NAB Copper Outlook – April 2016
2016 is shaping up to be a crucial year for copper producers and copper markets. Its biggest consumer, China, is going through a period of slower economic growth, with structural transitions under way and a depreciating currency.
Has Dr Copper gone on sabbatical?
- In uncertain times, people look to Dr Copper for clues of the underlying economic development. However, Dr Copper seems to be as undecided as the financial market in recent years and could sometimes give conflicting hypotheses. It seems to be on a sabbatical to conduct further research on what drives itself.
- 2016 is shaping up to be a crucial year for copper producers and copper markets. Its biggest consumer, China, is going through a period of slower economic growth, with structural transitions under way and a depreciating currency. The end of China’s unprecedented growth rates of infrastructure investment, which pushed up metals demand and prices when it started, is now putting downward pressure on commodity prices, including copper. Copper price is now down over 50% since its peak in 2011, while the Chinese economy has been pushing ahead with slower, yet still impressive growth rates. The price falls have certainly been driven by the demand slowdown, but maybe more so by the supply glut and market sentiment in our view.
- One complicating factor is the scale and direction of some large carry trades which use metals (including copper) as collateral to take advantage of China’s domestic to foreign interest rate differential (see Page 3). There is a significant amount of copper tied up in these financing deals, with some estimates putting it at as much as ten per cent of total global copper demand. With the narrowing of the interest differential and a depreciating yuan, these trades are now starting to reverse, potentially releasing significant supply into the market, putting downward pressure on copper prices.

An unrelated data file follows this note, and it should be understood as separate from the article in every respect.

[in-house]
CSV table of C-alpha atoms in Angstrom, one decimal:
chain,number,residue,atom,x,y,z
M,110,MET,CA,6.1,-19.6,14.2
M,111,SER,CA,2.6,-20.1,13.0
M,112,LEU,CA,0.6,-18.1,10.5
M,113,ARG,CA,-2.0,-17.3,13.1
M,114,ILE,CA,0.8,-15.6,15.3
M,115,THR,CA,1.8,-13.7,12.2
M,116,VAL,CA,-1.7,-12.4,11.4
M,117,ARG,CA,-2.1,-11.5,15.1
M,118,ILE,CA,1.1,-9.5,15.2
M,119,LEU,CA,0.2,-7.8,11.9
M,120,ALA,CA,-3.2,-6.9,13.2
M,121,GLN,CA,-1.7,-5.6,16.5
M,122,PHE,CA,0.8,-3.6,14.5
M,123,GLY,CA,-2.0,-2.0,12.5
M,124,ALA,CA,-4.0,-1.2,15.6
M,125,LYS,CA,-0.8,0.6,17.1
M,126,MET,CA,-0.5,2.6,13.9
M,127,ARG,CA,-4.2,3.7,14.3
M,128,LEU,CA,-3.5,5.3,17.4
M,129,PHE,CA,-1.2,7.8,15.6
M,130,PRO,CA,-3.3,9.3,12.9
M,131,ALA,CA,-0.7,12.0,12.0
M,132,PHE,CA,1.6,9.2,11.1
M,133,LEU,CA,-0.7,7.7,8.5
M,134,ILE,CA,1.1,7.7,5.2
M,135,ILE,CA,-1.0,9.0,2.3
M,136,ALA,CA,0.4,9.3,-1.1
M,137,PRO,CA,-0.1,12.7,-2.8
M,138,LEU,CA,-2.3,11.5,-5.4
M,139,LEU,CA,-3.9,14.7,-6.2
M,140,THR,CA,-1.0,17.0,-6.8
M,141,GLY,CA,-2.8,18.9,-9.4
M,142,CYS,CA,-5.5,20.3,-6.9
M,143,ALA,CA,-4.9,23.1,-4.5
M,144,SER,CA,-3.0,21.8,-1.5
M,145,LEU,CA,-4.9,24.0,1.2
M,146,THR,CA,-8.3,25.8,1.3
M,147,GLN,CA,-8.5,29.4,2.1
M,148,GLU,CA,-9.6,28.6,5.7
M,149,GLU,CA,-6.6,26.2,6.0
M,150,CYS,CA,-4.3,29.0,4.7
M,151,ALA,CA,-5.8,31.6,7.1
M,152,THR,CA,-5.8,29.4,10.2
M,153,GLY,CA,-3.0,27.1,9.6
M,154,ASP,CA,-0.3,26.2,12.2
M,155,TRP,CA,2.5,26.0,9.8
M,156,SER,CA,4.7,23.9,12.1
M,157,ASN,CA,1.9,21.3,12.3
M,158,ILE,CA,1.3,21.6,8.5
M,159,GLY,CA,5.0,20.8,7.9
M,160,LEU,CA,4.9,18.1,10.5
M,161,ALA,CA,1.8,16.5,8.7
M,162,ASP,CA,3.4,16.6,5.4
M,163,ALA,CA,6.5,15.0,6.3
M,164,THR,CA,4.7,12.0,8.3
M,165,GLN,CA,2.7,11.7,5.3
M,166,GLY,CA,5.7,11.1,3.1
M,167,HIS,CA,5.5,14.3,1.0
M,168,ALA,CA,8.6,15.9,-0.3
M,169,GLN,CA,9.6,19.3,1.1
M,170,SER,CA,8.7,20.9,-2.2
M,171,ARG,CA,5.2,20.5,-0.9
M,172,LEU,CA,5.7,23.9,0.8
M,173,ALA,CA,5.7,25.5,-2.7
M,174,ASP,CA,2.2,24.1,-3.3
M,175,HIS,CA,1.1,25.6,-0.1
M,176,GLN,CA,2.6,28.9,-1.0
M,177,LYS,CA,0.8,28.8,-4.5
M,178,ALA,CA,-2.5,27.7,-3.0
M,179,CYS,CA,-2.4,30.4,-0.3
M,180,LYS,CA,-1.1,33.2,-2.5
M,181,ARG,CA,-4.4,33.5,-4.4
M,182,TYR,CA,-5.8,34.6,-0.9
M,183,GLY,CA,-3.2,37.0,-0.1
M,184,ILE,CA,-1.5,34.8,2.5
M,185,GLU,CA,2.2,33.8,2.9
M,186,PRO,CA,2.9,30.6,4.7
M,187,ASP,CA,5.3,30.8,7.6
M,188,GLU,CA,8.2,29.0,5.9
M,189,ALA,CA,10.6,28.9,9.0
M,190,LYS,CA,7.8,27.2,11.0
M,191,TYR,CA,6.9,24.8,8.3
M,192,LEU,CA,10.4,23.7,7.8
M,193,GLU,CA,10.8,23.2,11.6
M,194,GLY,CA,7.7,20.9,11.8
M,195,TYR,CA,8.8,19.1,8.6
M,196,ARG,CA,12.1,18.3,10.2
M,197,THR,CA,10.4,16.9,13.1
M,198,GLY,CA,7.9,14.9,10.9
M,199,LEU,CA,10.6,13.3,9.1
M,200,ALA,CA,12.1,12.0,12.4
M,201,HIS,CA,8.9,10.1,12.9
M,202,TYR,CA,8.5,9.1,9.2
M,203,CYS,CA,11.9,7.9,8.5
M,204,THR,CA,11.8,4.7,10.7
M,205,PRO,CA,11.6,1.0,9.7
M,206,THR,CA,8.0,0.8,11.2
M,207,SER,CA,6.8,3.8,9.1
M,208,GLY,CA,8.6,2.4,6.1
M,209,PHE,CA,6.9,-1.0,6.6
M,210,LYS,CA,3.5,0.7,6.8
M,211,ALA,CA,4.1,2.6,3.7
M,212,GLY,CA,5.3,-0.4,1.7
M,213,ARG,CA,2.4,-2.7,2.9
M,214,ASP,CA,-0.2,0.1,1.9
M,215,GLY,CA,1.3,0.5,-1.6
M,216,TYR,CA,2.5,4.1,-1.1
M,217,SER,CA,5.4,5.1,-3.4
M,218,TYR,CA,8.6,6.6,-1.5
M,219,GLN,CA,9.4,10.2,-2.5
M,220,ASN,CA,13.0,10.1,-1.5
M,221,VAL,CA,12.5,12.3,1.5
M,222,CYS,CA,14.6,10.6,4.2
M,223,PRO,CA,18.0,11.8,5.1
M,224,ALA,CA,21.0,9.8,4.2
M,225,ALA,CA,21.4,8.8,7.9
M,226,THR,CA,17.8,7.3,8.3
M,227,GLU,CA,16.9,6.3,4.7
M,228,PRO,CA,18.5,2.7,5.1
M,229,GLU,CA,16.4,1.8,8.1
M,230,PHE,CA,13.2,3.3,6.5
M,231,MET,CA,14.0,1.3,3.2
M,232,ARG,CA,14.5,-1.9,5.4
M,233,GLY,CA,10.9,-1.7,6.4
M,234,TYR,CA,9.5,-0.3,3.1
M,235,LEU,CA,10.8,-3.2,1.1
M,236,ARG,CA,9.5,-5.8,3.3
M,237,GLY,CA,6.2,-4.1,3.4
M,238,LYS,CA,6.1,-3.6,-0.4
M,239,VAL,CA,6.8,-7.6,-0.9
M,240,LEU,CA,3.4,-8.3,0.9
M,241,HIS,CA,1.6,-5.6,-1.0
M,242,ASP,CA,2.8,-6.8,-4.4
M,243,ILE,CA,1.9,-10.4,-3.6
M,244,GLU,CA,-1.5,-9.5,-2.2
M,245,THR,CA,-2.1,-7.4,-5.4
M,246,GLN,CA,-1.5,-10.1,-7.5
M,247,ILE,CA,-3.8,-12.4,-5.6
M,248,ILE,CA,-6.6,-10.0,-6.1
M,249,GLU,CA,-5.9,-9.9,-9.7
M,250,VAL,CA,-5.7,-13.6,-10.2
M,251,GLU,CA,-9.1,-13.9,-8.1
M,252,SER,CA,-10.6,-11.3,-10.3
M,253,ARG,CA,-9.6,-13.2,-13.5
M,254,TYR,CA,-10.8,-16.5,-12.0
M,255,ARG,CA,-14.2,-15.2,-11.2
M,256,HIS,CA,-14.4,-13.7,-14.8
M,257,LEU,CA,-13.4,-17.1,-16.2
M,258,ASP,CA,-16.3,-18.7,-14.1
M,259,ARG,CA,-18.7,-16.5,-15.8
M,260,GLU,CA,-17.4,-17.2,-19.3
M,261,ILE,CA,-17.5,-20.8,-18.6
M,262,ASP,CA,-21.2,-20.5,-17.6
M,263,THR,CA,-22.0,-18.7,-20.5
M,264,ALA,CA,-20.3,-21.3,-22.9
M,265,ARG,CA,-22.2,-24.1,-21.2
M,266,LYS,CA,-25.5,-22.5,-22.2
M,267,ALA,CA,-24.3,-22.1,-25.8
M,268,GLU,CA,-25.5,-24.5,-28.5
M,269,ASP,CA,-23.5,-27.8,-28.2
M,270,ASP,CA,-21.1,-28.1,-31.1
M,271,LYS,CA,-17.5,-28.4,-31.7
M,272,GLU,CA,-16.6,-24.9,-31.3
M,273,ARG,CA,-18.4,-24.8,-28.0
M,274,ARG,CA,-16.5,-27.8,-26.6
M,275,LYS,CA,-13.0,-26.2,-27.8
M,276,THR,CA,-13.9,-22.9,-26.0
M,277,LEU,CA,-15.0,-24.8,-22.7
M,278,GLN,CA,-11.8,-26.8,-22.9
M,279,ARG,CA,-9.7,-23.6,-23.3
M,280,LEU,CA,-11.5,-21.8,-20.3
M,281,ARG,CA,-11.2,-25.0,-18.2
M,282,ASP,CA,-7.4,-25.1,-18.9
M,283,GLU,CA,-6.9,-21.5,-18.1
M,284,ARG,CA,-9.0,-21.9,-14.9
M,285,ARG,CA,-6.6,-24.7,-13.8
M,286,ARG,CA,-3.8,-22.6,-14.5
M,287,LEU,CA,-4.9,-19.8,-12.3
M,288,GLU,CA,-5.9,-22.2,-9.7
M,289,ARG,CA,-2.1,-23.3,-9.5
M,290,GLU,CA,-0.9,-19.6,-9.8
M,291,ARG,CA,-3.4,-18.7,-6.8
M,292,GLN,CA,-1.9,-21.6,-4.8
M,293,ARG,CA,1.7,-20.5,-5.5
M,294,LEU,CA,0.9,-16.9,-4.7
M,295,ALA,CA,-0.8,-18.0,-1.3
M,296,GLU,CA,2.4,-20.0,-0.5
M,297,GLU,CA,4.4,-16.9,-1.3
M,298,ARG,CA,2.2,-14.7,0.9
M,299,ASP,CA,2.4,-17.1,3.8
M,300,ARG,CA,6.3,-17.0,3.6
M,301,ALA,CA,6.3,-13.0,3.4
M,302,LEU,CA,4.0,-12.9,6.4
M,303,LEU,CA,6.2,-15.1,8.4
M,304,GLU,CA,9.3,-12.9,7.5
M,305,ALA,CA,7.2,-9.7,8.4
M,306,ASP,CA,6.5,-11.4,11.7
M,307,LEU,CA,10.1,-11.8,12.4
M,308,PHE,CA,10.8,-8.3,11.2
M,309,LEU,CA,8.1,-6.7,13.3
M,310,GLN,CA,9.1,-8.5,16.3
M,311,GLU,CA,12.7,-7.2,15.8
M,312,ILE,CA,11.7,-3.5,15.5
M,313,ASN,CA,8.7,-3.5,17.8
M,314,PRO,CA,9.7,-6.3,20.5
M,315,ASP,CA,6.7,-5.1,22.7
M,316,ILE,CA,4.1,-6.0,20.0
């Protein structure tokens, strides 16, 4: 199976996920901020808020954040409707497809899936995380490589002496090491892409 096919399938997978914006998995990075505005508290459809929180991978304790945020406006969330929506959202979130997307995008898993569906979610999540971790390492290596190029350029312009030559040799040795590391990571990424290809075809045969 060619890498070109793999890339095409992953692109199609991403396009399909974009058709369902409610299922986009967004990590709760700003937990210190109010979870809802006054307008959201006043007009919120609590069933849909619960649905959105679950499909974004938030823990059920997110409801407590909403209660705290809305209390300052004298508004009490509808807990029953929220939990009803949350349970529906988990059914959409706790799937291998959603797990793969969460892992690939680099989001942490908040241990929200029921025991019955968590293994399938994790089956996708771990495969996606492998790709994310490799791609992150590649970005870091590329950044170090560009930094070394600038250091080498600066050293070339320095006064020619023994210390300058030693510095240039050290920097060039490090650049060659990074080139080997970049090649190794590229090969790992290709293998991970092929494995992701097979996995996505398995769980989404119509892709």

- On the supply side, producers responded to the previous high levels of demand and prices with increased exploration efforts and new mine constructions. The International Copper Study Group estimates global mined supply increased by 2.6% p.a. between 2009 and 2015, compared to 1.7% between 2001 and 2008. Last year’s large price declines have prompted some negative supply responses, although the cuts have not been enough to fully offset the new capacity. Existing producers have also managed to cut costs to remain in operation and maintain market share. Looking ahead, more than 4.5 million tonnes of copper mine capacity is scheduled to be added by 2020, the timing of which could be important for copper prices.
- Overall, our view on China and its metals demand are not as downbeat with a lot of the downside already priced in. The risks could be more from the supply side and overall market sentiment. As a result, we forecast a largely balanced market for 2016 and 2017 and still depressed price levels, with downside risks remaining around new mine supply growth outstripping demand while the China outlook will remain closely watched.
For further details, please see the attached document: